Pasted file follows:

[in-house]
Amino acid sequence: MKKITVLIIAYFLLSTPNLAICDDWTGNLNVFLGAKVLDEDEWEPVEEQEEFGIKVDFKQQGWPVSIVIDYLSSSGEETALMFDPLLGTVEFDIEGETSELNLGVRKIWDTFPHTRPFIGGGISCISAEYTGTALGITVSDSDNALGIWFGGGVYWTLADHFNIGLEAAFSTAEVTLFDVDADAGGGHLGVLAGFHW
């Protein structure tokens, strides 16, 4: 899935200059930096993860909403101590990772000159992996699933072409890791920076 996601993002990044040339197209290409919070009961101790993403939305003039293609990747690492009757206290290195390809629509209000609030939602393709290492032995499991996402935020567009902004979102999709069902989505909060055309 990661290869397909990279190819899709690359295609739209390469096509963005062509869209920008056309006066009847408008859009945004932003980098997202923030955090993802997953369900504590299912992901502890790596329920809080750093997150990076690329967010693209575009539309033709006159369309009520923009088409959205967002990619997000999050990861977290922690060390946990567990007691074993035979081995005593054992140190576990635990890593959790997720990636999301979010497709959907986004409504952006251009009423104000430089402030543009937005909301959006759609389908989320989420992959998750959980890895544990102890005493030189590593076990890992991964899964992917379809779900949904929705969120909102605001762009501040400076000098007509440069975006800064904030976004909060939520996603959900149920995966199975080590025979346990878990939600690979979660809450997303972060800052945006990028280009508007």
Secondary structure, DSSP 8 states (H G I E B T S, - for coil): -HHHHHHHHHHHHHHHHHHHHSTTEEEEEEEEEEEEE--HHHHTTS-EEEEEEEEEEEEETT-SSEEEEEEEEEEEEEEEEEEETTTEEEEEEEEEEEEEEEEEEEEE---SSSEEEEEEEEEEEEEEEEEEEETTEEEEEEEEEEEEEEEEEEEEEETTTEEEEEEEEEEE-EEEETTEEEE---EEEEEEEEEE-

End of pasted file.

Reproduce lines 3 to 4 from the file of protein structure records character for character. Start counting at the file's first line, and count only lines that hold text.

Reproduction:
């Protein structure tokens, strides 16, 4: 899935200059930096993860909403101590990772000159992996699933072409890791920076 996601993002990044040339197209290409919070009961101790993403939305003039293609990747690492009757206290290195390809629509209000609030939602393709290492032995499991996402935020567009902004979102999709069902989505909060055309 990661290869397909990279190819899709690359295609739209390469096509963005062509869209920008056309006066009847408008859009945004932003980098997202923030955090993802997953369900504590299912992901502890790596329920809080750093997150990076690329967010693209575009539309033709006159369309009520923009088409959205967002990619997000999050990861977290922690060390946990567990007691074993035979081995005593054992140190576990635990890593959790997720990636999301979010497709959907986004409504952006251009009423104000430089402030543009937005909301959006759609389908989320989420992959998750959980890895544990102890005493030189590593076990890992991964899964992917379809779900949904929705969120909102605001762009501040400076000098007509440069975006800064904030976004909060939520996603959900149920995966199975080590025979346990878990939600690979979660809450997303972060800052945006990028280009508007």
Secondary structure, DSSP 8 states (H G I E B T S, - for coil): -HHHHHHHHHHHHHHHHHHHHSTTEEEEEEEEEEEEE--HHHHTTS-EEEEEEEEEEEEETT-SSEEEEEEEEEEEEEEEEEEETTTEEEEEEEEEEEEEEEEEEEEE---SSSEEEEEEEEEEEEEEEEEEEETTEEEEEEEEEEEEEEEEEEEEEETTTEEEEEEEEEEE-EEEETTEEEE---EEEEEEEEEE-